CNA Hours

  1. 0
    What are the typical CNA hours?
    I'm hoping to find out that they are similar to a nursing schedule of 3 12-hour shifts.
  2. 20 Comments so far...

  3. 1
    I think most are 8-hour shifts. (But I might be wrong.)

    I don't know if you'd want to be running for 12 straight hours. A CNA's job is pretty much "on-your-feet-all-the-time".
    Cristae likes this.
  4. 0
    Depends on your faciltity. I work 12 hour shifts. Yea by hour 10 I may be ready to drop, but then I can have 3 days off in a row.
  5. 0
    Well, starting this weekend. I will be working Sat & Sun 7a-7p and then 1 8hr shift Tuesday 3-11pm. Which is a total of 32hrs/wk. If ever I want more hours all I have to do is make a phone call. I'm sure after a 24hr weekend though I won't want to do anything but stay home,lol. The hours are great for school though. And that is my main purpose of having them.
  6. 0
    Yes, an 'it depends' answer. I'm in Chicago area. In my experience, LTC rarely does 12 hour shifts --- I only know of a couple of places that have this.
    Only hospitals do that, and not all of them participate.

    Remember, you get paid for 40 hours but only work 36 (with 12 hour shifts). The 'average' LTC simply cannot afford this. Hospitals, trying to attract people, will do this to compete for employees.

    Also, remember, it is generally mandatory that you will work every other weekend and many holidays. Of course, it depends on facility, and tenure, how that is worked out but in health care, you can pretty much kiss m-f goodbye...
  7. 0
    I have noticed that more ltc's are offering 12 hour shifts & only for their "weekend program"

    in my experience ltc's offer 8's and hospitals can offer 12 - but there are many more cna ltc jobs available.
  8. 0
    Quote from rancelumsden

    Remember, you get paid for 40 hours but only work 36 (with 12 hour shifts). The 'average' LTC simply cannot afford this. Hospitals, trying to attract people, will do this to compete for employees.
    I've worked at a couple different facilities, where staff worked 12's, and never have had heard of getting paid for the 4 unworked hours. It's always been work 3 12's, get paid for 36 hrs, but have the full-time benefits without doing a full 40 hrs.
  9. 0
    I've only worked hospital, one hospital you could do any combination of 8's, 12's, or 16 hr shifts. At the other hospital, the staff all works only 12 hr shifts. The 12's aren't that bad though, IMO. I also prefer to work nights, were you aren't running constantly as mch, there is a little bit of down time.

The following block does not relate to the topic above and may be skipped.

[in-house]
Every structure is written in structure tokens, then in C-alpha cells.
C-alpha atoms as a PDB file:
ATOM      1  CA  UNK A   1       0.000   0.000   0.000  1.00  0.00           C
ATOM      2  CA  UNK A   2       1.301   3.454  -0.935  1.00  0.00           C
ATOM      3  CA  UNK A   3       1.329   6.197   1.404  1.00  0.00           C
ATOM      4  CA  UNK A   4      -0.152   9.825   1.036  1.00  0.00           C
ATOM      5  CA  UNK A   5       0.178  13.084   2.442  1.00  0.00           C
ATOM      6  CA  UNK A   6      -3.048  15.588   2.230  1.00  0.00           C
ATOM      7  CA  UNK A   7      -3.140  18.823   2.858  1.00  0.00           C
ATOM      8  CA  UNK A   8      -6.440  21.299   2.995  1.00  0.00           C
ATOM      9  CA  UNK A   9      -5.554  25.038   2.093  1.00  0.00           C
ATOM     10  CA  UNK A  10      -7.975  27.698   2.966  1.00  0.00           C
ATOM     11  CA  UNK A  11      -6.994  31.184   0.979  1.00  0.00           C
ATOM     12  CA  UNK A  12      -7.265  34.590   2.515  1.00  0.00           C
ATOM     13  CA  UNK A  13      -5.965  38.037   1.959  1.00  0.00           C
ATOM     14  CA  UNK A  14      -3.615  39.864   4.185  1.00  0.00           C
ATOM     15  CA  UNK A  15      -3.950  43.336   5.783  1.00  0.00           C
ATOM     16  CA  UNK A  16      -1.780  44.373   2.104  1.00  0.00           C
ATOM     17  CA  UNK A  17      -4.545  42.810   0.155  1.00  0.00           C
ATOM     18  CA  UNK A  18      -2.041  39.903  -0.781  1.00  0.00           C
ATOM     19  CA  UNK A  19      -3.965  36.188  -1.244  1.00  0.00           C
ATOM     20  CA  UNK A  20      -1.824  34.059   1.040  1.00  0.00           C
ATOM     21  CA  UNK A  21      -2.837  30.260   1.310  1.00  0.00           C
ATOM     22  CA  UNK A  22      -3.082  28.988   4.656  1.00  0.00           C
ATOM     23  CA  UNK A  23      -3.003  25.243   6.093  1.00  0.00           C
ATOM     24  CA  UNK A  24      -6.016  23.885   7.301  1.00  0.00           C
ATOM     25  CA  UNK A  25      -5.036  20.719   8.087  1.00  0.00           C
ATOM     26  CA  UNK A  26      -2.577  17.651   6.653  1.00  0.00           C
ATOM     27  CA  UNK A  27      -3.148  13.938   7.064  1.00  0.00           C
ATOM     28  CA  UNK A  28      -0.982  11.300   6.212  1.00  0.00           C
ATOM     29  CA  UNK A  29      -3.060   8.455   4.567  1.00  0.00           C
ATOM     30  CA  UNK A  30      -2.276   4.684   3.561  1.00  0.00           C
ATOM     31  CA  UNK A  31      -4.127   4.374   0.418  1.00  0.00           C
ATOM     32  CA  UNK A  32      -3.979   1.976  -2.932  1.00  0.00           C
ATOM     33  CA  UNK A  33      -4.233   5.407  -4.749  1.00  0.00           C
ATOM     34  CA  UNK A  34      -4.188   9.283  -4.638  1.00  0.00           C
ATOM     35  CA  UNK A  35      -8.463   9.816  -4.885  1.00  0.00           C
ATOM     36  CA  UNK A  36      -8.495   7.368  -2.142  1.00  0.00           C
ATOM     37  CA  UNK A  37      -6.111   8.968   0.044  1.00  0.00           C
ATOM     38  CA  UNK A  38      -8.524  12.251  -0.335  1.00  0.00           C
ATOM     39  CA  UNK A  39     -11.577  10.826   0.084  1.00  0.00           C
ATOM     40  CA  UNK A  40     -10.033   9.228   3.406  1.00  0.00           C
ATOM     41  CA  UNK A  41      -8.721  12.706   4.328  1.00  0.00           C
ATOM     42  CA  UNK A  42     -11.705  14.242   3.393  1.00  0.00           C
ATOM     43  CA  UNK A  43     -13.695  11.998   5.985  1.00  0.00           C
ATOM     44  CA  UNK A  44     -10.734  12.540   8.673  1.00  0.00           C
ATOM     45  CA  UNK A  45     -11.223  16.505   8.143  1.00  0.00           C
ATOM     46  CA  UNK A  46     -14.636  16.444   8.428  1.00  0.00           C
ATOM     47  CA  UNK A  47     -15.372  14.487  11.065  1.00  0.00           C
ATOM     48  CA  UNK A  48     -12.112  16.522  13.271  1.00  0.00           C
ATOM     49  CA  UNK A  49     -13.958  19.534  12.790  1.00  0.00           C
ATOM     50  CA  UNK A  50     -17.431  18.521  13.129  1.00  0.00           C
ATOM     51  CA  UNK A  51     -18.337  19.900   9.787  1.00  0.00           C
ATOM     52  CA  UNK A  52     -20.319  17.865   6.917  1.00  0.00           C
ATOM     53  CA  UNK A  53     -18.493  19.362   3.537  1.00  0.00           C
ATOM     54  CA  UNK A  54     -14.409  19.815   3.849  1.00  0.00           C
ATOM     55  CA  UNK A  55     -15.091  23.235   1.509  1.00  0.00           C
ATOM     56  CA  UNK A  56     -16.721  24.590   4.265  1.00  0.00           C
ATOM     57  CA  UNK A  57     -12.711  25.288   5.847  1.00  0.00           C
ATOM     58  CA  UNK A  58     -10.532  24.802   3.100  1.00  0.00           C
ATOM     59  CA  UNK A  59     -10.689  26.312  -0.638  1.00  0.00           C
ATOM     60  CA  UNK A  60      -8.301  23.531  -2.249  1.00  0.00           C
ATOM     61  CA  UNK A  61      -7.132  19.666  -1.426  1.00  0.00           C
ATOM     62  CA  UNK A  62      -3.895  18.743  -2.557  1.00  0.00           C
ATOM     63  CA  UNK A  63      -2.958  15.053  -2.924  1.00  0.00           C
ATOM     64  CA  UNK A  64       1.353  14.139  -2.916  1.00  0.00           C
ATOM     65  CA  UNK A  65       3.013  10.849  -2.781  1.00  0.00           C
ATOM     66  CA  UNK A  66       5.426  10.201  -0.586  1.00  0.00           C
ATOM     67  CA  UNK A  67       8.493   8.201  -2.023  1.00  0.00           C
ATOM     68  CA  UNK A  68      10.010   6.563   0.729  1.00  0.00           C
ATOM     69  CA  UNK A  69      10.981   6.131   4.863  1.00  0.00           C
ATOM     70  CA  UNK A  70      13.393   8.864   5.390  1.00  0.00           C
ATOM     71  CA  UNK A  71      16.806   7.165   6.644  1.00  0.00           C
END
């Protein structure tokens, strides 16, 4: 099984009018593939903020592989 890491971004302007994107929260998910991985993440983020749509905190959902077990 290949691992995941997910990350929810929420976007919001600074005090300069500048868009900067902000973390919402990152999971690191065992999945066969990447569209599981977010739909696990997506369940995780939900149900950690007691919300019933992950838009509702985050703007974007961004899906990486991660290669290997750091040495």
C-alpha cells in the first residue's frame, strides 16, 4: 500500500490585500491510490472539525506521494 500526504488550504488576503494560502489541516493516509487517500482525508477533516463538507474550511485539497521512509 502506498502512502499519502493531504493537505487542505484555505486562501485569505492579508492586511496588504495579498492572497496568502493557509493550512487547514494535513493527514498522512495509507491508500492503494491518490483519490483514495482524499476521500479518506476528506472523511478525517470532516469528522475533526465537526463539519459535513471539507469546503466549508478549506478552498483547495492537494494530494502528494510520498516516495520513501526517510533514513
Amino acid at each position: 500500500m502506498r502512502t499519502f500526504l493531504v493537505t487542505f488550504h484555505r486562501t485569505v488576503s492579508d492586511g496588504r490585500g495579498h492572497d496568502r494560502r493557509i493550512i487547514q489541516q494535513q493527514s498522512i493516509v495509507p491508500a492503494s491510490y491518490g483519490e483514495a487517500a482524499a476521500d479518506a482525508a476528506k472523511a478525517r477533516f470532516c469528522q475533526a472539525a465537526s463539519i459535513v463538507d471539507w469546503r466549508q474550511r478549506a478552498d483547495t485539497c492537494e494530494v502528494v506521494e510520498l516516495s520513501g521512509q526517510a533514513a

10. 0
    i have been a cna for 8 years. i have only worked in nursing homes. i have been at my current job for 5+ years. we have the option of working 8 or 12 hours. lately tho we have been working 16 every other day because we dont have enough help. our 8 hrs run 6am-2pm, 2pm-10pm, 10pm-6am, and our 12 hrs are 6a-6p, 6p-6a. cnas have a hard hard job. i am 33 yrs old and i feel like im 60. i work 6a-6p when im lucky. usually its 6am-10pm. i do have a husband and children but my place of employment doesn't seem to care. when we are told that we have to stay and we say we cannot, our job is threatened.
    i have been thinking of finding a new job but i am attached to several residents and dont want to leave. if i could find some info to bring to my employers attention i think i can get some action. my coworkers & i are exhausted.
    Last edit by jb2u on Feb 8, '12 : Reason: Seeking legal advice - TOS Violation
  11. 1
    Quote from ampippin
    lately tho we have been working 16 every other day because we dont have enough help. .

    i can't think that this is even safe - for you or for your residents.

    here is a perfect example where i think states should absolutely mandate standards, shift hours and also nurse assistant to resident ratio, that is reasonable.
    nguyency77 likes this.


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